Pipeline spills in North Dakota cost $40 million in property damage

And one just spilled earlier this week.

Workers unload pipes for the proposed Dakota Access oil pipeline. CREDIT: AP Photo/Nati Harnik, File
Workers unload pipes for the proposed Dakota Access oil pipeline. CREDIT: AP Photo/Nati Harnik, File

On Sunday, protesters in North Dakota celebrated as news that the Army Corps of Engineers would not be granting a necessary permit for the Dakota Access pipeline spread.

The next day, North Dakota’s State Health Department spill investigation team was dispatched to the western part of the state — about 200 miles from the protest camps at Standing Rock — to contain a crude oil spill from a different pipeline.

The spill, which was detected Monday, has sent an unknown volume of crude oil into the Ash Coulee Creek. The pipeline is operated by Belle Fourche Pipeline Co., which has reported 10 spills since 2010, totaling 4,848 barrels of oil and costing $2.26 million in property damage. Belle Fourche’s parent company, True Companies of Wyoming, also has a history of major pipeline spills: In 2015, a pipeline operated by Bridger Pipeline, which is owned by True Companies, spilled around 1,200 barrels of oil into the Yellowstone River in eastern Montana.

In response to the spill, the Laborers District Council of Minnesota and North Dakota, which represents skilled construction workers, including some currently working on the Dakota Access pipeline, released a statement calling for better oversight of True Companies’ pipelines.

“Our members take pride in their work, and we won’t just stand by and allow an irresponsible pipeline operator to harm North Dakota’s natural resources or damage reputation of our industry,” the statement said.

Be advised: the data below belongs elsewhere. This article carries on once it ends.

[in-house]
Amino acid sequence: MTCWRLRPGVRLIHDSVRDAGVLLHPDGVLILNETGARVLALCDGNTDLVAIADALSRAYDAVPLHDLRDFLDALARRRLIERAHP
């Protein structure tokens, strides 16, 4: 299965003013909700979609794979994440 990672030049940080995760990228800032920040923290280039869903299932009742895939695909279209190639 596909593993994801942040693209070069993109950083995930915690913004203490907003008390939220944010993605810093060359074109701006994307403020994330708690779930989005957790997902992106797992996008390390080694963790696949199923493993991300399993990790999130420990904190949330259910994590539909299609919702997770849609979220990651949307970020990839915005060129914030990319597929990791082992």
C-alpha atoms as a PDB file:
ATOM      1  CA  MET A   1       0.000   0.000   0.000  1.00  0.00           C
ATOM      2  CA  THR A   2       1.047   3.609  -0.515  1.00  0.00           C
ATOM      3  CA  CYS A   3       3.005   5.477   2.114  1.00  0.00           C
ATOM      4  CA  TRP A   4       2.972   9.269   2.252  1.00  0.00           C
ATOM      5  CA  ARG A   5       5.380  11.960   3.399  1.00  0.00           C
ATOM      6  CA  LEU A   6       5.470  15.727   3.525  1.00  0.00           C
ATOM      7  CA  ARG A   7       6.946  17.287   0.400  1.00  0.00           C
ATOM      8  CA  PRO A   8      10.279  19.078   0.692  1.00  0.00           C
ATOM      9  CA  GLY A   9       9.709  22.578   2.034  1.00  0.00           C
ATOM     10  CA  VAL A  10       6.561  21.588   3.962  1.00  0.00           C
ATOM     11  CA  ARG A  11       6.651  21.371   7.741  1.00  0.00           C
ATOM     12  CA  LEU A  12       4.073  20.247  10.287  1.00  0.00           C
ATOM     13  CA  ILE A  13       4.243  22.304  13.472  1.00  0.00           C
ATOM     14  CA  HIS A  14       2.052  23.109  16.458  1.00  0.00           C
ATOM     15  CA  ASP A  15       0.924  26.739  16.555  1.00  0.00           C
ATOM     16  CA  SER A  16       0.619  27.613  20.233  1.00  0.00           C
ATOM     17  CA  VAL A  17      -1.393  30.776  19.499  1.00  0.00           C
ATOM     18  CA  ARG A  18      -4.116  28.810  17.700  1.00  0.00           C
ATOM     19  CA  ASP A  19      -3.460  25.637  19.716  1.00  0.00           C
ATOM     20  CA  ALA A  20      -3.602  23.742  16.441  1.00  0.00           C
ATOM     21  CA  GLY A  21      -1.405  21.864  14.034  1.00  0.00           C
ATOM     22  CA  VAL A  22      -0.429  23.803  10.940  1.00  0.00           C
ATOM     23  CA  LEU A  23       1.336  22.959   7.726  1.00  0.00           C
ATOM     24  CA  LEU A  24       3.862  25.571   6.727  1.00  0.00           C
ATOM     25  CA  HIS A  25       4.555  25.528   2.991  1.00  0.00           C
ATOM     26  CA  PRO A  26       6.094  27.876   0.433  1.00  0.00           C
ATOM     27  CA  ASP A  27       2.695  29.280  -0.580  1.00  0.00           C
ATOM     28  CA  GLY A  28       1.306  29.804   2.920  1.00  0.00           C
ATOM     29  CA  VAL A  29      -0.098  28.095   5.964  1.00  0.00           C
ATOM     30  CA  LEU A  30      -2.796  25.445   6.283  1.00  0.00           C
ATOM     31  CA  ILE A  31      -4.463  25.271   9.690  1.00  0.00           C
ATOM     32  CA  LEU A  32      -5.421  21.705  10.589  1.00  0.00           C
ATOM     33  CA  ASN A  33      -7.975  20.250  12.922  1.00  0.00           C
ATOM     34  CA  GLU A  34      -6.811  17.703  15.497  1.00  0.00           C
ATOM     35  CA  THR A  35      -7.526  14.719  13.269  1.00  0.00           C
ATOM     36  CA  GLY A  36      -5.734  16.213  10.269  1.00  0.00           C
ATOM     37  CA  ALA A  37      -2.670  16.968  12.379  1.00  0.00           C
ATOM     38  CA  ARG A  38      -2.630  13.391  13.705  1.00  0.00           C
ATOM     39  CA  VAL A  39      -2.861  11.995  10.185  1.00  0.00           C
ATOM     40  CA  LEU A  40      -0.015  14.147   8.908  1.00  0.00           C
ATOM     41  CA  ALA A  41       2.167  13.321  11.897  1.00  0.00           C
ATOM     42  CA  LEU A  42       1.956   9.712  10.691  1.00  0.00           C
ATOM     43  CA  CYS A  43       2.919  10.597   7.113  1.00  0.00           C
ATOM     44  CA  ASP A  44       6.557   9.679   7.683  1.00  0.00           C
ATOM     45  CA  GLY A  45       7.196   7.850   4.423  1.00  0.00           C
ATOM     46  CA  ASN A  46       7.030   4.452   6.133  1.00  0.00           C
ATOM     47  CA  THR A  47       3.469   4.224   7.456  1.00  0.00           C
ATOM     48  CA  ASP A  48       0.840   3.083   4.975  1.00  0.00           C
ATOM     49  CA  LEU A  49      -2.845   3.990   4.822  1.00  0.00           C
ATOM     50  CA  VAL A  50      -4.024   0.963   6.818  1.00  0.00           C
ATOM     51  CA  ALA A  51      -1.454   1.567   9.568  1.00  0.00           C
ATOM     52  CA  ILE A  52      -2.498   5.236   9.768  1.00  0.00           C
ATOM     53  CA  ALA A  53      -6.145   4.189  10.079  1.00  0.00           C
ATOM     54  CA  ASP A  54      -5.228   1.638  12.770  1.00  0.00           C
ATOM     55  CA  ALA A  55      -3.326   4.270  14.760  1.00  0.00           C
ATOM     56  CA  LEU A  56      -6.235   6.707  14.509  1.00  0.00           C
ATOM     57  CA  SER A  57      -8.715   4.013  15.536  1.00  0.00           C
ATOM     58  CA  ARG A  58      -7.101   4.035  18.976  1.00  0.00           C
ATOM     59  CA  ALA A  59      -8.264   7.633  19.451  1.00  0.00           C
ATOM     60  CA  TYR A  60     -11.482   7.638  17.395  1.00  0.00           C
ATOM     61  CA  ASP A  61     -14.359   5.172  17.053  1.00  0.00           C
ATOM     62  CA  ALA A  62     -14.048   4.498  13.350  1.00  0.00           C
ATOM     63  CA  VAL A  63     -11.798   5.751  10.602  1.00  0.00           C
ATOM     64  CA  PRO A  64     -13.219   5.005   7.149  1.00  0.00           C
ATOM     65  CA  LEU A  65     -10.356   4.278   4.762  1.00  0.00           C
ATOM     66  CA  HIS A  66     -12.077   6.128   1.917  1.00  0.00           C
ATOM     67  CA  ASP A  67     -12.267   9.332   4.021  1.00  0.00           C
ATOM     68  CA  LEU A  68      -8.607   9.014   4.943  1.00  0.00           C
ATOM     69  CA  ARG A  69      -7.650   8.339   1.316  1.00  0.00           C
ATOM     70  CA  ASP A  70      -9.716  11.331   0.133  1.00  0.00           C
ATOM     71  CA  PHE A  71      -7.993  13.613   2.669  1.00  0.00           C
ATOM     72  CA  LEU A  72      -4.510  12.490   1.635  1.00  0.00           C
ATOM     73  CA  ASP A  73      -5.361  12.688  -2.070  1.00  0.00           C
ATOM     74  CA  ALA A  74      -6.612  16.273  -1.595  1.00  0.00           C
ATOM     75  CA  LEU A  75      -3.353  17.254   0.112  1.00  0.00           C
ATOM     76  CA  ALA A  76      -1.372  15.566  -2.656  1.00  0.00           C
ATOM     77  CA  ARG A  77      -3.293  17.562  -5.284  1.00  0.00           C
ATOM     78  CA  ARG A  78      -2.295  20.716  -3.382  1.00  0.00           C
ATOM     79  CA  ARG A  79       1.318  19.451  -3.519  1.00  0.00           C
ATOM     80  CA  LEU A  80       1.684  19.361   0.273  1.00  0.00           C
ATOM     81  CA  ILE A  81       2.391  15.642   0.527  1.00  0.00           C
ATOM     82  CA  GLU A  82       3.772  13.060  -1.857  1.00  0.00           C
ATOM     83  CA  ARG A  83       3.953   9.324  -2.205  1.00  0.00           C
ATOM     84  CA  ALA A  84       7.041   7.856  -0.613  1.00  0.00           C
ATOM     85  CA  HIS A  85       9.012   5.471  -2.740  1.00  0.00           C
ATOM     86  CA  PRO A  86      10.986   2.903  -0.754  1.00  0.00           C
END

But True Companies is far from the only pipeline company with a history of spills in North Dakota. According to new analysis released by the Center for Biological Diversity, North Dakota has averaged four pipeline spills a year since 1996, costing more than $40 million in property damage.

The potential for a spill was one of the primary reasons protesters at Standing Rock — who call themselves water protectors — opposed the Dakota Access pipeline. The pipeline had originally been slated to cross the Missouri River north of Bismarck; the water protectors at Standing Rock contend that the pipeline was rerouted due to concerns that a spill could taint the water supply of communities in and around Bismarck, which is predominantly white.

The rerouted pipeline would instead cross the Missouri River under Lake Oahe, a reservoir and the primary supply of drinking water for the Standing Rock Sioux. Water protectors have used the rallying cry “Water is life” to draw attention to the devastating consequences that a spill from the Dakota Access pipeline could have on their drinking water.

“Pipeline leaks are common and incredibly dangerous, and the Dakota Access pipeline will threaten every community it cuts through,” said the Center’s Randi Spivak. “This pipeline wasn’t considered safe for the residents of Bismarck. It is equally unsafe for the water supply of the Standing Rock Sioux. The Army Corps should not be putting anyone’s water supply at risk.”

Proponents of pipeline projects often argue that pipelines are a safer way to transport oil than by rail. And while its true that rail transport leads to more accidents than pipelines — by a margin of two to one, over the period between 2004 and 2012, according to data from the U.S. Pipeline and Hazardous Materials Safety Administration (PHMSA) — pipeline spills are usually much larger, spilling three times as much crude oil as train accidents over the same period.